Outside the marginals

a commentary on the politics that followed the UK 2010 & 2015 elections

Peston’s ponderings – FSA and Flower-power

Robert Peston in his BBC Blog writes:

I spent a bit of time yesterday trying to find out a bit more about the Reverend Paul Flowers – because it is not every day that a former bank chairman is caught on camera apparently trying to buy cocaine and crystal meth from the front of a car in Leeds.

But Flowers, who stepped down as chairman of the Co-operative Bank and vice chairman (no pun intended) of the Co-operative Group in June this year, was no ordinary banker.

how on earth did he end up on 29 March 2010 becoming chairman of the Co-operative Bank – a bank with £50bn of assets, £36bn of customer deposits and 4.7m customers? … his appointment coincided with the most challenging time in the bank’s history.

His appointment also came more than two years after … those who ran the regulator, the Financial Services Authority, had pledged they would take extra care to make sure that those appointed to chair banks had appropriate skills and knowledge.

So how and why did the FSA approve the appointment of the Reverend Paul Flowers? BBC Correspondents’ blogs: Robert Peston : How did Flowers bloom at Co-op Bank?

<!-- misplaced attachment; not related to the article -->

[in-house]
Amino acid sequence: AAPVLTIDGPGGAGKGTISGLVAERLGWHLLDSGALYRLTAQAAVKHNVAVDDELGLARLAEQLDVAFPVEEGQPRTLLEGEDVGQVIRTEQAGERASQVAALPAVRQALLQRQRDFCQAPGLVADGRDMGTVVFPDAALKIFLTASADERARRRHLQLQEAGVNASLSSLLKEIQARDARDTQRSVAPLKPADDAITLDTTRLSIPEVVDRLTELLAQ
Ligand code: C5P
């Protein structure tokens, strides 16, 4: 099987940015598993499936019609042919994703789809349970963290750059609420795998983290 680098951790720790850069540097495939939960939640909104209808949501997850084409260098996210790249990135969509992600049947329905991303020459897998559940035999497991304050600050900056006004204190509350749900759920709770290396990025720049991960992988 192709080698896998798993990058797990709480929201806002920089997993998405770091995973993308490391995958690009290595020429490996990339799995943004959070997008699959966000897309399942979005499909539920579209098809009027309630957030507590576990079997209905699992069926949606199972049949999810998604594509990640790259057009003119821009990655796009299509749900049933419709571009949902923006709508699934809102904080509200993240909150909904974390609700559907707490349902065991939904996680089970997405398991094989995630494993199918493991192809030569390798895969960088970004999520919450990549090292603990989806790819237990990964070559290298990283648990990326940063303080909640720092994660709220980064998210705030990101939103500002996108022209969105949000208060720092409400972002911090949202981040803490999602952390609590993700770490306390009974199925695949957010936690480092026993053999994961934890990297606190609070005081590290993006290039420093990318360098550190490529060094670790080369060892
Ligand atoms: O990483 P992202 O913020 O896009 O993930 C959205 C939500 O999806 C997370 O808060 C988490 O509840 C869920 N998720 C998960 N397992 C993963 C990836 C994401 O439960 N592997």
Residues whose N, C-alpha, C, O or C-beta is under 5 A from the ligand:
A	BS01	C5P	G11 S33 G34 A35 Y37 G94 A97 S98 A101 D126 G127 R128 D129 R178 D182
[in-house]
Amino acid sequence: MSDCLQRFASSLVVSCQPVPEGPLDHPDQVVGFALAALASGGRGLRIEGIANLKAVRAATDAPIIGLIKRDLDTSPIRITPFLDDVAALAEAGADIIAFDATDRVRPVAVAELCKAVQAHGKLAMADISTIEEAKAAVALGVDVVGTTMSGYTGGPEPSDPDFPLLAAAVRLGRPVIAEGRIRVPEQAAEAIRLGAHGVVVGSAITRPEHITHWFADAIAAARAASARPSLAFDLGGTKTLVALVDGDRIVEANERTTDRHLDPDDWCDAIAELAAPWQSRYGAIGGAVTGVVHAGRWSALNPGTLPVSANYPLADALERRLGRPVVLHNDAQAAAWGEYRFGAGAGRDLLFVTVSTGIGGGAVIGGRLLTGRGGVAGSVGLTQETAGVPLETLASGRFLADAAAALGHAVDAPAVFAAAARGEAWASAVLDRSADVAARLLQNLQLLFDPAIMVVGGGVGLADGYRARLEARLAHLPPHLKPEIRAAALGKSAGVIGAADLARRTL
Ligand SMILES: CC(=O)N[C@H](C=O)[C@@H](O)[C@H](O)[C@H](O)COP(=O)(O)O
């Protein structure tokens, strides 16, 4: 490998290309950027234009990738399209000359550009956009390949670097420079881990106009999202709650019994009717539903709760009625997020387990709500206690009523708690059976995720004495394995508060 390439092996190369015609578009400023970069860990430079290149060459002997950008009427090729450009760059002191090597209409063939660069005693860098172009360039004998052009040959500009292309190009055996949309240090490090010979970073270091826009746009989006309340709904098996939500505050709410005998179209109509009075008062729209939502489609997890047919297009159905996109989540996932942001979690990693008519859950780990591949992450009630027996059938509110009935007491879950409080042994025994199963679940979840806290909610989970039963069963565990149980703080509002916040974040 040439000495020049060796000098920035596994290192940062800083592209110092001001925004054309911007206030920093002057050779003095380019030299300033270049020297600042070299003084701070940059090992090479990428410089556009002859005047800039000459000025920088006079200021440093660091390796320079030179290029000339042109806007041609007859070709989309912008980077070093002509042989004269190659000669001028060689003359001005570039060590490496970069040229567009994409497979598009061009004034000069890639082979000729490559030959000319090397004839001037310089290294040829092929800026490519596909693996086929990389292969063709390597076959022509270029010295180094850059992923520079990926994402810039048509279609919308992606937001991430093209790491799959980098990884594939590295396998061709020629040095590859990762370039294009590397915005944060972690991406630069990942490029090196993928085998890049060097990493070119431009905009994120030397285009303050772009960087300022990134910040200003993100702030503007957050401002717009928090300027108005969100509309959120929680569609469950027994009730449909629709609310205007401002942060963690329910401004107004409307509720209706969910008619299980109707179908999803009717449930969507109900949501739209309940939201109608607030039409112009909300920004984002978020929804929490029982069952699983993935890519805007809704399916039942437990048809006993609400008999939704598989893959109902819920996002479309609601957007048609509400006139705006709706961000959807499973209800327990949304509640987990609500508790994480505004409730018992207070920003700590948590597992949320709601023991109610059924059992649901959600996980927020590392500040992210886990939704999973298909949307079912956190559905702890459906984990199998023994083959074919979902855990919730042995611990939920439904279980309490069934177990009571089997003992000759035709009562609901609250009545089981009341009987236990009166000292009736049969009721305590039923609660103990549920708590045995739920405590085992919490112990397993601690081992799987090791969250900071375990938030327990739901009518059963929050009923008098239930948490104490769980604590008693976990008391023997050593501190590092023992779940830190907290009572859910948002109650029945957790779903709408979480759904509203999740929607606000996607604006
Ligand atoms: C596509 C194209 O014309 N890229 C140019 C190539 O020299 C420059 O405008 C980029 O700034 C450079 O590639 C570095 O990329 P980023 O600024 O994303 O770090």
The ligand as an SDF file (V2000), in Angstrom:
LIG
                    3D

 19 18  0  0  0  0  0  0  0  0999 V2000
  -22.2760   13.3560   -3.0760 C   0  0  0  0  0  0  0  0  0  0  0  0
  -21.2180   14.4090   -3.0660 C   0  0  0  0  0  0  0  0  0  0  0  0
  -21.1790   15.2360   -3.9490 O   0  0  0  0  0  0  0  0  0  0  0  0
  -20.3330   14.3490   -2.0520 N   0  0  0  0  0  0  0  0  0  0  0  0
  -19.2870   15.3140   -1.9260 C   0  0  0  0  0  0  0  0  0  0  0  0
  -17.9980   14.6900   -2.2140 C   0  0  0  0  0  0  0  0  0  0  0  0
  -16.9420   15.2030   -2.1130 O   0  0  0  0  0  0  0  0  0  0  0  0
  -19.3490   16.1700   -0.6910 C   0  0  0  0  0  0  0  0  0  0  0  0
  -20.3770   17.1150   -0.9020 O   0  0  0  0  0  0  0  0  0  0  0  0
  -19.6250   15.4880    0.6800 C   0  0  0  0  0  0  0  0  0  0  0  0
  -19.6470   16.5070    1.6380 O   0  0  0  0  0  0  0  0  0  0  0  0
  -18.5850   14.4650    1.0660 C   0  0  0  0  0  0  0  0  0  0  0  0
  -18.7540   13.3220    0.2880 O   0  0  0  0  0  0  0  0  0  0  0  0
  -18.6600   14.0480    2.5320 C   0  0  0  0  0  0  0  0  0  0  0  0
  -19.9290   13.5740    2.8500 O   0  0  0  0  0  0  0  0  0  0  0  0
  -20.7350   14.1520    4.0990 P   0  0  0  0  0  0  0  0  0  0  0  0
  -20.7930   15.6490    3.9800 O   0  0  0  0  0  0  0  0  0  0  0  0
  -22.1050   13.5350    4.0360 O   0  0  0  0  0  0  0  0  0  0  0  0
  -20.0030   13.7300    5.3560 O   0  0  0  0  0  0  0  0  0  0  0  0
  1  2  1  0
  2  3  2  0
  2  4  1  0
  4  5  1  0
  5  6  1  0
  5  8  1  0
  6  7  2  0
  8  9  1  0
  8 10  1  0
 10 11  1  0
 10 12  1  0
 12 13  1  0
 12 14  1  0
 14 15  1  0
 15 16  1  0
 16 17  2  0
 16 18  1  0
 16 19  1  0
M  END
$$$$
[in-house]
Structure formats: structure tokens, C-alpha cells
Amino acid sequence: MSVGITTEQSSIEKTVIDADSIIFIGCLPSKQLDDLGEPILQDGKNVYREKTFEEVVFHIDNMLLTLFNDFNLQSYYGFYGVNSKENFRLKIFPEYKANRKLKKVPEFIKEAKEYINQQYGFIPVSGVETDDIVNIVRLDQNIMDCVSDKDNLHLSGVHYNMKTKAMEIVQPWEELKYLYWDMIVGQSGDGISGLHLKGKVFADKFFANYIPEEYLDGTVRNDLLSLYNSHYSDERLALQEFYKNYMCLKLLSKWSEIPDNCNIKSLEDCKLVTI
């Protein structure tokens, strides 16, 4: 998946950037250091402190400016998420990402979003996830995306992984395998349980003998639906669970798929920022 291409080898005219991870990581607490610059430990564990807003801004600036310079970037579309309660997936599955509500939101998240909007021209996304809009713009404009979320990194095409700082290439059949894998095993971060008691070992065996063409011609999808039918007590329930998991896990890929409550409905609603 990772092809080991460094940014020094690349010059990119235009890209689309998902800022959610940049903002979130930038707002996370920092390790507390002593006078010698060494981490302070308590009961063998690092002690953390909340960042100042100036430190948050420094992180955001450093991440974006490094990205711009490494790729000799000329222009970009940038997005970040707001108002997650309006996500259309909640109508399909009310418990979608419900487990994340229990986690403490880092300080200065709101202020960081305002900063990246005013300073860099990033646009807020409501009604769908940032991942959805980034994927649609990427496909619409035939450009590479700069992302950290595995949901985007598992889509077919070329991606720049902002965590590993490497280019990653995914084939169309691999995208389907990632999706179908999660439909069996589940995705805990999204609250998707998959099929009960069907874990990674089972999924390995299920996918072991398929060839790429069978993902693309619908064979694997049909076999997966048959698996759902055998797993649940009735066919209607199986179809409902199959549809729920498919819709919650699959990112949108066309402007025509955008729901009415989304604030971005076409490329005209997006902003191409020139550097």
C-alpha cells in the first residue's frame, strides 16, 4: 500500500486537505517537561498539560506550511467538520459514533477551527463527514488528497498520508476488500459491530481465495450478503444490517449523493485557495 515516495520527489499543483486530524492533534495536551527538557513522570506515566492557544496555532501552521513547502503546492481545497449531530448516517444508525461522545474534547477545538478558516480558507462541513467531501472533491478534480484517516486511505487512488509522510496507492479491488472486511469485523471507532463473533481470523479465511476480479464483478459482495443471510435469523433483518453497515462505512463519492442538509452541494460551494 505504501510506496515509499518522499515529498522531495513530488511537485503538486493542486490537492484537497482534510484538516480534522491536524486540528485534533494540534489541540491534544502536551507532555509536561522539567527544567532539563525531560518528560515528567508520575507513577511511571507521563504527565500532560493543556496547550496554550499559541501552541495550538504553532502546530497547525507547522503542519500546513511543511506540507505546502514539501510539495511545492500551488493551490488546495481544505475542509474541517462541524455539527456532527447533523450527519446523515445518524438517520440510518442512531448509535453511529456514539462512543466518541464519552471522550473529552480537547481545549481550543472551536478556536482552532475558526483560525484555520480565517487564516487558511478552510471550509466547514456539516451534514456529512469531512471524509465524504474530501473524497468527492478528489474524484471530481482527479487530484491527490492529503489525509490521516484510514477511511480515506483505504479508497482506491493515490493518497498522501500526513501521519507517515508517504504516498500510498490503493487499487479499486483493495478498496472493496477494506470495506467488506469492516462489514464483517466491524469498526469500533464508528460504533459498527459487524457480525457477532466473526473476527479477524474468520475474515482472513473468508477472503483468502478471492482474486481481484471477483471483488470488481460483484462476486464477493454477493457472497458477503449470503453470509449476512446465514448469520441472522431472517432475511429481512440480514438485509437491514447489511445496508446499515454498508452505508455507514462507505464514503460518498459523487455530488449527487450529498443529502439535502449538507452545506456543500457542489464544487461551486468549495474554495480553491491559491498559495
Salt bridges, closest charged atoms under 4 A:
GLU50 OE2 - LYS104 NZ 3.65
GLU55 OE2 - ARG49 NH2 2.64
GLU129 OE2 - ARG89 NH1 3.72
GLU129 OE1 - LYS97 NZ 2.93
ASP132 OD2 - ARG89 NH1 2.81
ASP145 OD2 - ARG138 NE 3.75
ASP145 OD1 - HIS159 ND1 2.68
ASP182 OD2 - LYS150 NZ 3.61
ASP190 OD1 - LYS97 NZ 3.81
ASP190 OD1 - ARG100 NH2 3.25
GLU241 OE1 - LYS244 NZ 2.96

Perhaps it is quite simple. Let’s look at some of the British Banking failures/troubles and where they were based when they had their “local difficulties”:

  • Royal Bank of Scotland : Head Office – 36 St Andrew Square, Edinburgh, United Kingdom, EH2 2YB
  • Halifax Bank of Scotland : Head Office – The Mound, Edinburgh EH1 1YZ
  • Dunfermline Building Society : Head Office – Caledonia House Carnegie Avenue Dunfermline Fife KY11 8PJ
  • Northern Rock Building Society : Head Office – Northern Rock House, Gosforth, Newcastle upon Tyne NE3 4PL
  • Bradford & Bingley Building Society : Head Office – Croft Road, Crossflatts, Bingley, West Yorkshire, BD16 2UA
  • Co-operative Bank : Head Office –  P.O. Box 101, 1 Balloon Street, Manchester, M60 4EP

Now let us look at where the regulators are/were based:

  • The FSA – 25 The North Colonnade, Canary Wharf, London E14 5HS (now replaced by FCA & BoE)
  • The FCA – 25 The North Colonnade, Canary Wharf, London E14 5HS
  • The Bank of England – Threadneedle St, London, EC2R 8AH

This leaves us with three possible conclusions:

  1. Everyone outside London is incompetent (“Not my fault Gov”) – in which case why were the regulators not out there?
  2. The regulators do not think that there is anyone financially significant outside London (Myopia) – so no damage done then by the above failures?
  3. The regulators cannot be bothered to take more than a short taxi ride around London. (Recklessness, Laziness or Negligence?) – so are we still open to poor regulation?
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